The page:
EAA Government Advocacy
Lowering Barriers at the Summit
EAA, FAA generate substantial 'to-do' list at winter gathering
March 11, 2010 — It is a gathering unmatched anywhere in the general aviation community. Once again this year, the annual EAA/FAA Recreational Aviation Summit on March 8-9 in Oshkosh set the direction to address key issues that matter to pilots and aircraft owners.
The FAA delegation included John Allen, director of FAA Flight Standards Service; Dorenda Baker, director of Aircraft Certification; and Kim Smith, manager of FAA’s Small Airplane Directorate.
“Having these three top FAA officials in one place for nearly two days of discussions on important aviation issues is unheard of in Washington, or anywhere else for that matter,” said Earl Lawrence, EAA’s vice president of industry and regulatory affairs. “It speaks well of EAA’s ability to work with FAA to welcome these policymakers to Oshkosh for the annual winter summit and again each summer during AirVenture.”
EAA Founder Paul Poberezny attended both days of meetings at the EAA Aviation Center, lending his nearly 60 years of experience with federal aviation officials to the discussions, as well as during informal conversation over dinner on Monday evening. EAA staff from advocacy, vintage, warbirds, aerobatic and flight instruction communities also participated in the extensive sessions.
A “to-do” list of key issues was established, with action and progress update deadlines ranging from just a few weeks to EAA AirVenture 2010 in July. . Among some of leading topics were:
- Joint education measures for amateur-built pilots and those building aircraft, in an effort to reduce the overall accident rate;
- Further progress in the Vintage Designated Engineering Representative (VDER) program, which will allow greater flexibility to maintaining vintage aircraft types;
- Operating limitations on warbirds equipped with ejection seats;
- Low-level waivers for highly proficient aerobatic pilots;
- Guidance for the emerging community of electric-powered light-sport aircraft.
During the meeting, some solutions emerged that will benefit large segments of the general aviation community as well as specific policy areas that affect unique GA communities that are part of EAA. Some of that progress included:
- FAA directed action on updated log book endorsement language recommended by EAA’s affiliate, the National Association of Flight Instructors. After hearing that the proposal had been languishing for several months, FAA officials called back to Washington to get immediate action.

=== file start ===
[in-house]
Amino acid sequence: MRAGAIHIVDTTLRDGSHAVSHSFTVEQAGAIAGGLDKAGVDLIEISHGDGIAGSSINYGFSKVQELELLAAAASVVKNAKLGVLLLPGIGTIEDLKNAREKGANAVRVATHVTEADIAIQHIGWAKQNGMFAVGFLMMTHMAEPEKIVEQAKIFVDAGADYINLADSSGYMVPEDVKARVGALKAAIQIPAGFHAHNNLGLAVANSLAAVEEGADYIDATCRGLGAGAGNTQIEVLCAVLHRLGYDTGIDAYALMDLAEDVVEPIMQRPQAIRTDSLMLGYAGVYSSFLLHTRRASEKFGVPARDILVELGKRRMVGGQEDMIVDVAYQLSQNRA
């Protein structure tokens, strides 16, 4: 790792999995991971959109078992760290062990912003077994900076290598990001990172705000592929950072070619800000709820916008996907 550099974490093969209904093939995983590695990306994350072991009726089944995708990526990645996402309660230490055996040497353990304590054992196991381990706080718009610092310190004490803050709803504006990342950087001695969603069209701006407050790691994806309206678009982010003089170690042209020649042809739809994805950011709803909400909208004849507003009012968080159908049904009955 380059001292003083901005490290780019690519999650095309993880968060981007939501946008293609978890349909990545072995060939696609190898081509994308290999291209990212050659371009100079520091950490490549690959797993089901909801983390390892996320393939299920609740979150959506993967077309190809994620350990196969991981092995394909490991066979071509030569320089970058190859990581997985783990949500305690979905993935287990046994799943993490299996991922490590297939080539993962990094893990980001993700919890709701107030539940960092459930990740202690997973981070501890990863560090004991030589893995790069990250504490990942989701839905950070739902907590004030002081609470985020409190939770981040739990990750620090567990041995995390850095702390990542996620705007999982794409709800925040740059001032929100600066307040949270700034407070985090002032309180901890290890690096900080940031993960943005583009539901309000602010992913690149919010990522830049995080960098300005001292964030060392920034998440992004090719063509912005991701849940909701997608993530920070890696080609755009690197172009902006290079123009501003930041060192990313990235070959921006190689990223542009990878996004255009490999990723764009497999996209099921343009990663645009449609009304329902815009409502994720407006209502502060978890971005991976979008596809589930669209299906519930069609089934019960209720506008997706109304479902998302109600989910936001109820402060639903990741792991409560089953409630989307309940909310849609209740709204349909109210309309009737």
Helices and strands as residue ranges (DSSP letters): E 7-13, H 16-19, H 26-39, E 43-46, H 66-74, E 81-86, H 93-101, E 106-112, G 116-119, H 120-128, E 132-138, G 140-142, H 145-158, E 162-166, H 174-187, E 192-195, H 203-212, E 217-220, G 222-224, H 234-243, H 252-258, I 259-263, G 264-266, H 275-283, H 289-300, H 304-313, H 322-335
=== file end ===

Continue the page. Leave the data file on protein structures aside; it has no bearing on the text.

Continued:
- Adding information on EAA safety programs in FAA Safety magazine, the re-launched publication formerly known as FAA Aviation News;
- Agreement to move forward publishing acceptance of the newer epoxy-based adhesives in type-certificated wooden aircraft structures without individual field approvals, instead of only the currently allowed casein and Resorcinal glues.
“The beauty of this summit is that EAA and FAA can work on specific, focused issues that are crucial to EAA members and find results,” Lawrence said. “It is an opportunity for direct contact with policymakers that simply is not possible at any other time of year.”
The FAA’s Allen said the EAA Summit is an essential gathering to identify issues and gather data and will become even more critical as federal resources are limited in future budgets. It is a direct way to create solutions and find better ways to communicate with aircraft owners, builders and pilots, as well as have solid data to take back to lawmakers in support of aviation.
“We talk to a lot of people (on Capitol Hill) who know nothing about general aviation,” Allen said in asking for
good data from EAA and other aviation groups to make aviation’s case in Congress. “They are asking us how we are
performing and what difference we are making.”
This summit does already make a difference, according to Lawrence.
“The action items that are established here are the game plan for the next several months,” he said. “The Summit gives a clear picture of what needs to be done and where we need to go to reduce the barriers, so EAA members can enjoy aviation and introduce it to even more people.”
Read more about out what else is happening in the world of EAA's government relations.
EAA's Government Relations department works to preserve the freedom of flight and reduce the regulatory barriers affecting affordability and access to EAA members’ participation in aviation. Protecting the freedom to fly is the foundation on which all of the organization’s advocacy initiatives are built. EAA fights to preserve this freedom by providing clear solutions and practical alternatives backed by hard work and dedication. EAA’s 55-year history of success is a testament to that philosophy.